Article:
Human Resources
4 min read

The Worst Apology This Year, And How You Can Do Better

Bruce Weinstein
· Jul 18, 2022

Note: Don't read this blog post while eating! 

The year's worst apology is this: “I exceeded the scope of the consent, and I’m trying to make an effort to make it right. I’m taking responsibility.”

What’s wrong with that? Nothing, if the infraction were, say, speaking too long at a meeting. But those words were uttered by a funeral home director accused of stealing and selling body parts from cadavers instead of performing the cremations her clients paid her for.

Let’s use this disturbing story to examine what an apology is and what it is not. We begin by looking at some typical bad apologies.

Examples of bad apologies and why they’re bad

“I’m sorry if you were offended.” The problem is you for being too sensitive. This might be the case, but sometimes the problem is whatever the person did that offended you. Why apologize if you don’t believe you did anything wrong?

“Mistakes were made.” This famous dodge has been used by politicians on both sides of the aisle, including U.S. Presidents Ulysses S. Grant, Richard Nixon, Ronald Reagan, Bill Clinton, and George W. Bush. Using the passive voice shifts responsibility away from the person at the heart of the problem: you.

“I’m sorry, but the reason I did it was....” Trying to explain why you did what you did is an attempt to justify it. That’s how the listener will hear it, anyway. Offering a reason is ethically unintelligent unless the other person asks for one. And they probably won’t.

There are many more examples of bad apologies, but it’s time to turn to the elements of an apology done well.

How to apologize with ethical intelligence

Do it soon. The longer you wait, the less convincing your apology is. It’s never too late to apologize in most circumstances, but it’s best to find the courage to apologize as soon as possible.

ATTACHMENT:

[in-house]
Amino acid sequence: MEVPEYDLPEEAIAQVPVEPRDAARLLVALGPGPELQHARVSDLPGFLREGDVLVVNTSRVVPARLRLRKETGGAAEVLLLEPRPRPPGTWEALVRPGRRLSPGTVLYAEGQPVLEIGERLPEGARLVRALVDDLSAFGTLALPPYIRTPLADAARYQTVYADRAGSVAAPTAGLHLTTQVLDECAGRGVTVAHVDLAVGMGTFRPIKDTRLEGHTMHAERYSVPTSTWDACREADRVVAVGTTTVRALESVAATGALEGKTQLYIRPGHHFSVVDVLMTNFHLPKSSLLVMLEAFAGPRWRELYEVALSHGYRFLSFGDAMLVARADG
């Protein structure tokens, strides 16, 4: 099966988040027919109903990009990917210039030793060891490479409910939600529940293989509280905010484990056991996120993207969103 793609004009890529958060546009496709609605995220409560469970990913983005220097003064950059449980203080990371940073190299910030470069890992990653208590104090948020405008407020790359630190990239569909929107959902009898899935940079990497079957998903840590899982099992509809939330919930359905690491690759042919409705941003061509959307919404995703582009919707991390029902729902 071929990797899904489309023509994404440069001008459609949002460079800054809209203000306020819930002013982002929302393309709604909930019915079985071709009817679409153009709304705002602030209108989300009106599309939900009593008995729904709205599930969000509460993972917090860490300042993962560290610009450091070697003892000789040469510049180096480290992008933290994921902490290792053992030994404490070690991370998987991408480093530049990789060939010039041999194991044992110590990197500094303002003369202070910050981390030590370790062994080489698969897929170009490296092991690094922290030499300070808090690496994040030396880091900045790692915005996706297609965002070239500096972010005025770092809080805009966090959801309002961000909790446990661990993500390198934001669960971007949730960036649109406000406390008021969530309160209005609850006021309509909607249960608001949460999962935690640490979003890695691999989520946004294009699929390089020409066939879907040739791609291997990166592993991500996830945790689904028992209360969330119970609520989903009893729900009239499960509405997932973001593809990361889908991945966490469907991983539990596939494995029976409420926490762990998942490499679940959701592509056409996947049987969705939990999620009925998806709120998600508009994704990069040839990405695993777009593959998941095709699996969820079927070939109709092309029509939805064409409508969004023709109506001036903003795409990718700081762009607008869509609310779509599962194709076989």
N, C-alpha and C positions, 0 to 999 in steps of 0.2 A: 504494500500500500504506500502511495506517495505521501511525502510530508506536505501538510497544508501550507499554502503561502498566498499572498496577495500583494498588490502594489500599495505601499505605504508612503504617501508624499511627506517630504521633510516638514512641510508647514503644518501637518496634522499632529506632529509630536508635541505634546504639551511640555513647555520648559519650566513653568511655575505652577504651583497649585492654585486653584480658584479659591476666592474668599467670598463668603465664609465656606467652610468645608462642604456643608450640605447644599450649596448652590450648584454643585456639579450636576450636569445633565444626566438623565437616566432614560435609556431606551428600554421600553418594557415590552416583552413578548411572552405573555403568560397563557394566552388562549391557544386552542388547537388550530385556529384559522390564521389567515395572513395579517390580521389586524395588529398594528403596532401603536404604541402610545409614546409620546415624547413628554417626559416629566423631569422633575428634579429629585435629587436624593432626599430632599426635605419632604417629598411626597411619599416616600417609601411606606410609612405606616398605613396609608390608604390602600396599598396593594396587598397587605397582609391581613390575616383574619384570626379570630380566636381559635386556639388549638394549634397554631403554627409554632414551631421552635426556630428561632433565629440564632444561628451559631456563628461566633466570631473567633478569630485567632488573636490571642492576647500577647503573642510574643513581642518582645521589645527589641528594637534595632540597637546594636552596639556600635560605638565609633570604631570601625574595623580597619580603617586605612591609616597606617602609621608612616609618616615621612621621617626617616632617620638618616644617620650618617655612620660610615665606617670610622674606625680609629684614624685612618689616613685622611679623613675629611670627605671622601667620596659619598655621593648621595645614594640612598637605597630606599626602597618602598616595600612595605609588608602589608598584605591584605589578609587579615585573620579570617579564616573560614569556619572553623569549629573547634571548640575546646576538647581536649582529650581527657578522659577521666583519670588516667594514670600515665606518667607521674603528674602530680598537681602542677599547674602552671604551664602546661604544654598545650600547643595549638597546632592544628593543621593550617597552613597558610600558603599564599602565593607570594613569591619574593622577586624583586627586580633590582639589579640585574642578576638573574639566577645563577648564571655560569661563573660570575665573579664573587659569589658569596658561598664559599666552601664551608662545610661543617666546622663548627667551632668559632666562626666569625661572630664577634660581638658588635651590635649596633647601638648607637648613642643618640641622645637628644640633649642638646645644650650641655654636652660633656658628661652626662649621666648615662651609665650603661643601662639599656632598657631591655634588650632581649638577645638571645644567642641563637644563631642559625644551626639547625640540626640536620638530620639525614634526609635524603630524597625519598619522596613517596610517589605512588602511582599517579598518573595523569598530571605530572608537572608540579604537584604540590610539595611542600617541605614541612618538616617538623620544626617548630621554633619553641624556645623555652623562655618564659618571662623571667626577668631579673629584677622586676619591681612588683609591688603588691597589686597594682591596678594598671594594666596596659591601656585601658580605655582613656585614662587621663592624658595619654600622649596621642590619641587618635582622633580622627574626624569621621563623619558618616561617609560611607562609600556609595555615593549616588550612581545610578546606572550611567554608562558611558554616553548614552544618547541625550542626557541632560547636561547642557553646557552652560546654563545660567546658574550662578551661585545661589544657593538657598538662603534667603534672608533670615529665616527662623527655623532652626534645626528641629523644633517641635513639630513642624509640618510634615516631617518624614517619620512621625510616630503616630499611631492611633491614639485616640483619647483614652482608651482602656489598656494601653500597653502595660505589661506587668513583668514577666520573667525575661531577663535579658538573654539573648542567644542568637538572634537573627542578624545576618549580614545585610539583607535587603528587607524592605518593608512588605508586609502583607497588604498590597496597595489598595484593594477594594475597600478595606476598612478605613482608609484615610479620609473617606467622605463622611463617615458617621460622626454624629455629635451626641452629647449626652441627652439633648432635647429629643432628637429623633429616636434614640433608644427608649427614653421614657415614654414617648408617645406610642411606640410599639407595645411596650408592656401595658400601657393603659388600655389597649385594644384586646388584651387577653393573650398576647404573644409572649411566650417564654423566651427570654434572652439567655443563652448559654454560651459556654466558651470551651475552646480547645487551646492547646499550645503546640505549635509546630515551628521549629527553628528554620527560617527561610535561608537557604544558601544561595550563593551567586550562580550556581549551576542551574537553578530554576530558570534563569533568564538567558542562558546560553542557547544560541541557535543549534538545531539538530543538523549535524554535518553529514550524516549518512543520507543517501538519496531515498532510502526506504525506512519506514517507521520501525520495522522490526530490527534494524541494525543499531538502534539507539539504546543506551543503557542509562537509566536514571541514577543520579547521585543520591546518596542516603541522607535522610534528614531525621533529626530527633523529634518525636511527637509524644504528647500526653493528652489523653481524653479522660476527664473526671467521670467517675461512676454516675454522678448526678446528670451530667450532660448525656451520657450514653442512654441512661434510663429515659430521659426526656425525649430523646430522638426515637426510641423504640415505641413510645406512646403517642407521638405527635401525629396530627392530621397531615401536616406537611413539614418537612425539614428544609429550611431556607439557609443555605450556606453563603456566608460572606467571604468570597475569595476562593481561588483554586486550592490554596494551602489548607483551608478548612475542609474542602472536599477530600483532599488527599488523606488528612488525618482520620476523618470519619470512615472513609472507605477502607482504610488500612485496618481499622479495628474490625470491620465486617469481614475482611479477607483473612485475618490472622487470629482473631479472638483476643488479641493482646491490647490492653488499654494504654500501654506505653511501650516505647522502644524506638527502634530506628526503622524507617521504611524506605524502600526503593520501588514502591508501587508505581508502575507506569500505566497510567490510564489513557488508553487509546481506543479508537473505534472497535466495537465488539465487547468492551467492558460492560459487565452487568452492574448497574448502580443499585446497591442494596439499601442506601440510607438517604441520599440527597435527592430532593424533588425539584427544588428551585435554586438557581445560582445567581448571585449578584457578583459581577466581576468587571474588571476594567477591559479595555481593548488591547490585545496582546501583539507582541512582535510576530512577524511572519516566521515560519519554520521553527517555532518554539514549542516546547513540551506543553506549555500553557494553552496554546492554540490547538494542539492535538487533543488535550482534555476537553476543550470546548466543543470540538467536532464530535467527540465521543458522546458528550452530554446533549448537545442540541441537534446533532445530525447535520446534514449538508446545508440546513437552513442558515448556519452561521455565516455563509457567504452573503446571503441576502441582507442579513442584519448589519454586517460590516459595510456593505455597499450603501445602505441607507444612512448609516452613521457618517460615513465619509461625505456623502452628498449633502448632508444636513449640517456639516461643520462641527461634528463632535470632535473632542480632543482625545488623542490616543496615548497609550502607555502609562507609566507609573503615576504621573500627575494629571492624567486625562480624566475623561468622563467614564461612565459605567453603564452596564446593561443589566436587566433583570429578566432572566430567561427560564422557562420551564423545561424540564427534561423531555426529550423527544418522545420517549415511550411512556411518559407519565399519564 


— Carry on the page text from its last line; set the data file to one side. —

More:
Don’t share the responsibility (also known as blaming others). Many ethical issues have shades of grey, but a good apology isn’t one of them. Either you made a mistake, or you didn’t. To the person on the receiving end of the mistake, it usually doesn’t matter who else might have played a role. Unless the wronged party asks, “Who else was involved?,” a meaningful apology means taking responsibility alone. Period. (In some circumstances, revealing who else was involved is inappropriate.)

Ask for forgiveness. This does two useful things: it reveals your humility, and it shifts the power to the person who was wronged.

Use words that fit what you did. This funeral director accused of stealing and selling body parts instead of performing the service she was paid for made an apology that trivialized what she did. In jurisprudence, we say that a fair punishment is one that fits the crime. The same idea applies to apologies.

Accept the consequences. Actions have consequences. Those consequences will vary according to the wrong we’ve committed, but the responsible person accepts whatever that happens to be.

Be vigilant in not making that mistake again. We can’t expect perfection from ourselves, but striving not to make the same mistake that got us into hot water is a reasonable goal.

Call to Action

The funeral director’s non-apology apology is a timely reminder of the importance of apologizing appropriately. We would do well to avoid these kinds of apologies:

  • “I’m sorry if you were offended.”
  • “Mistakes were made.”
  • “I’m sorry, but the reason I did it was....”

The smart money is on doing this instead:

  • Apologizing sooner than later
  • Taking responsibility by not blaming others
  • Asking for forgiveness
  • Accepting the consequences
  • Doing our level best not to repeat the mistake

None of this is easy. If it were, everyone would be doing it, and there would be no need for a blog post like this. But there is.


Thank you for reading my blog post! I hope you're having a good day.


Bruce Weinstein, Ph.D., The Ethics Guy
Forbes Contributor
Ethics Trainer and Speaker

P.S. Take my free ethics test here and find out how ethical you are! This article was originally published in Forbes.

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